Ms. Mallory discusses leopard sharks visiting La Jolla shores
SAN DIEGO (KUSI) – Every Spring, Summer and Fall, thousands of harmless leopard sharks come to the warm, shallow waters of La Jolla.
They visit between mid-June and December with peak numbers during July and August.
Ms. Mallory joined Good Morning San Diego to highlighting La Jolla’s summertime visitor.
They get their name from their pattern resembling leopard spots. Their patterns are so different that scientists use them to identify individuals- much like fingerprints for humans.
La Jolla’s leopard sharks are about 97% females, most of which are pregnant. Their gestation period is 10-11 months. They bear live young, and a litter will typically consist of 15-20 babies.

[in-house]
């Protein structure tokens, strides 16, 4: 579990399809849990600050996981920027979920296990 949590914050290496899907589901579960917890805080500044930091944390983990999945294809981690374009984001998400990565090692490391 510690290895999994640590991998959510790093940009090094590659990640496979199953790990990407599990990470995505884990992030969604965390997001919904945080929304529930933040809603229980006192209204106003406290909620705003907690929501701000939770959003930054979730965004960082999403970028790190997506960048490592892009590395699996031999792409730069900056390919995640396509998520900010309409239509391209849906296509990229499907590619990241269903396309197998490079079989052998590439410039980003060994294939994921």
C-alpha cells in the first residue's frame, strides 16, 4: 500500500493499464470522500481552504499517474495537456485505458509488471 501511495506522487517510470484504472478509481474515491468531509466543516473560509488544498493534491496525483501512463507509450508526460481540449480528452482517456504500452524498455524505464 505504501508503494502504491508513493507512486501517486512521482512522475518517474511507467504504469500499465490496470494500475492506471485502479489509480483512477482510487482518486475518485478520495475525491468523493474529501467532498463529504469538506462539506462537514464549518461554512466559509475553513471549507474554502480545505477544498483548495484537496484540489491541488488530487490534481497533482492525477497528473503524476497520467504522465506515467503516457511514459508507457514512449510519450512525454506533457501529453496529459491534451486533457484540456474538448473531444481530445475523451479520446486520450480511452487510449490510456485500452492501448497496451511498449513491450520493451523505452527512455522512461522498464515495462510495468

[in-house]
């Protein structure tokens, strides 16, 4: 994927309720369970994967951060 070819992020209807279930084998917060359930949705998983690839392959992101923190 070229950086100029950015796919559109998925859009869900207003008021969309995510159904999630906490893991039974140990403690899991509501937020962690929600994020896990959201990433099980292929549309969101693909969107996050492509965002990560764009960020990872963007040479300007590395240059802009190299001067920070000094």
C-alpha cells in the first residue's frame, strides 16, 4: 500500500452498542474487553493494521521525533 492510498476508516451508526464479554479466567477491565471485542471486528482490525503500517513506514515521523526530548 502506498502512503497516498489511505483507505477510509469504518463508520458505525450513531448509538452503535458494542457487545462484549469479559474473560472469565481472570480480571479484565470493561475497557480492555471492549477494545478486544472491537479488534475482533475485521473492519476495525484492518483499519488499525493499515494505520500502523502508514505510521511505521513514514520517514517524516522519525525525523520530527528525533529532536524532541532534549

They congregate at La Jolla Shores because of its calm, warm, shallow waters—an ideal natural incubator—and abundant food in the sand, rocky reefs and kelp forest of the protected preserve, including clams, crabs, shrimp, squid, fish and fish eggs (not humans)
Leopard sharks have small mouths and teeth, perfect for feedings on crustaceans and bony fish (again, not humans)
Adults can grow up to six feet in length, but the average size is four to five feet.
Best way to see them while social distancing in the water? Just float. They are quite skittish and can be scared away with movement in the water- like kicking.